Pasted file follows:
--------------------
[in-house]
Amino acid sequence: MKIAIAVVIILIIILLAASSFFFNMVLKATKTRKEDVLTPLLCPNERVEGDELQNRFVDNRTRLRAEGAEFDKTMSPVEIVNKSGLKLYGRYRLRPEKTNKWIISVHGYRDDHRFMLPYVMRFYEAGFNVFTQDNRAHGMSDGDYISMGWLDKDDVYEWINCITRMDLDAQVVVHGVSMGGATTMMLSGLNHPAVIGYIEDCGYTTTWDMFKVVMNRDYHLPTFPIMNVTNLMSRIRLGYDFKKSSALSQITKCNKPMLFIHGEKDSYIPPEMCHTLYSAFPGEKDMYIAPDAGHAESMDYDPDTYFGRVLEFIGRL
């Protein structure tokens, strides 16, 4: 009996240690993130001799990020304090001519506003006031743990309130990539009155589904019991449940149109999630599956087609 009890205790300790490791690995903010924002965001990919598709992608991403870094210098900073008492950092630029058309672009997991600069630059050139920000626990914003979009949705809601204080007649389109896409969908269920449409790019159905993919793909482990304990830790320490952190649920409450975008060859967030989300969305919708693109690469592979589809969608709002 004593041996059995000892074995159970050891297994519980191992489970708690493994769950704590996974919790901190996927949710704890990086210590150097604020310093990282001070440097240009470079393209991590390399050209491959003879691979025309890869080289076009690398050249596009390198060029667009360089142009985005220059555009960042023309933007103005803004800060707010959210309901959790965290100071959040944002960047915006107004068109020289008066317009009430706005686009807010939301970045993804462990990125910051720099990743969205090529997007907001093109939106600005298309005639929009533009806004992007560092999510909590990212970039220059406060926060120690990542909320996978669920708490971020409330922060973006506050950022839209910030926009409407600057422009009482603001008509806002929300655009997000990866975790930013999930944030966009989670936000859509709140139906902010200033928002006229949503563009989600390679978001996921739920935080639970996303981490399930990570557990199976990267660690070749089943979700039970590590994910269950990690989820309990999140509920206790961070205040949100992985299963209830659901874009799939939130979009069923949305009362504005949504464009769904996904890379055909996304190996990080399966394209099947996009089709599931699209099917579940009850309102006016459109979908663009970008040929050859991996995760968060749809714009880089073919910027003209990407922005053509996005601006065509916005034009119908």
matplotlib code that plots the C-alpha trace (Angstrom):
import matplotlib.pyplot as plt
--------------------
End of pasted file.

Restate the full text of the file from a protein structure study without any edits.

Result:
[in-house]
Amino acid sequence: MKIAIAVVIILIIILLAASSFFFNMVLKATKTRKEDVLTPLLCPNERVEGDELQNRFVDNRTRLRAEGAEFDKTMSPVEIVNKSGLKLYGRYRLRPEKTNKWIISVHGYRDDHRFMLPYVMRFYEAGFNVFTQDNRAHGMSDGDYISMGWLDKDDVYEWINCITRMDLDAQVVVHGVSMGGATTMMLSGLNHPAVIGYIEDCGYTTTWDMFKVVMNRDYHLPTFPIMNVTNLMSRIRLGYDFKKSSALSQITKCNKPMLFIHGEKDSYIPPEMCHTLYSAFPGEKDMYIAPDAGHAESMDYDPDTYFGRVLEFIGRL
């Protein structure tokens, strides 16, 4: 009996240690993130001799990020304090001519506003006031743990309130990539009155589904019991449940149109999630599956087609 009890205790300790490791690995903010924002965001990919598709992608991403870094210098900073008492950092630029058309672009997991600069630059050139920000626990914003979009949705809601204080007649389109896409969908269920449409790019159905993919793909482990304990830790320490952190649920409450975008060859967030989300969305919708693109690469592979589809969608709002 004593041996059995000892074995159970050891297994519980191992489970708690493994769950704590996974919790901190996927949710704890990086210590150097604020310093990282001070440097240009470079393209991590390399050209491959003879691979025309890869080289076009690398050249596009390198060029667009360089142009985005220059555009960042023309933007103005803004800060707010959210309901959790965290100071959040944002960047915006107004068109020289008066317009009430706005686009807010939301970045993804462990990125910051720099990743969205090529997007907001093109939106600005298309005639929009533009806004992007560092999510909590990212970039220059406060926060120690990542909320996978669920708490971020409330922060973006506050950022839209910030926009409407600057422009009482603001008509806002929300655009997000990866975790930013999930944030966009989670936000859509709140139906902010200033928002006229949503563009989600390679978001996921739920935080639970996303981490399930990570557990199976990267660690070749089943979700039970590590994910269950990690989820309990999140509920206790961070205040949100992985299963209830659901874009799939939130979009069923949305009362504005949504464009769904996904890379055909996304190996990080399966394209099947996009089709599931699209099917579940009850309102006016459109979908663009970008040929050859991996995760968060749809714009880089073919910027003209990407922005053509996005601006065509916005034009119908």
matplotlib code that plots the C-alpha trace (Angstrom):
import matplotlib.pyplot as plt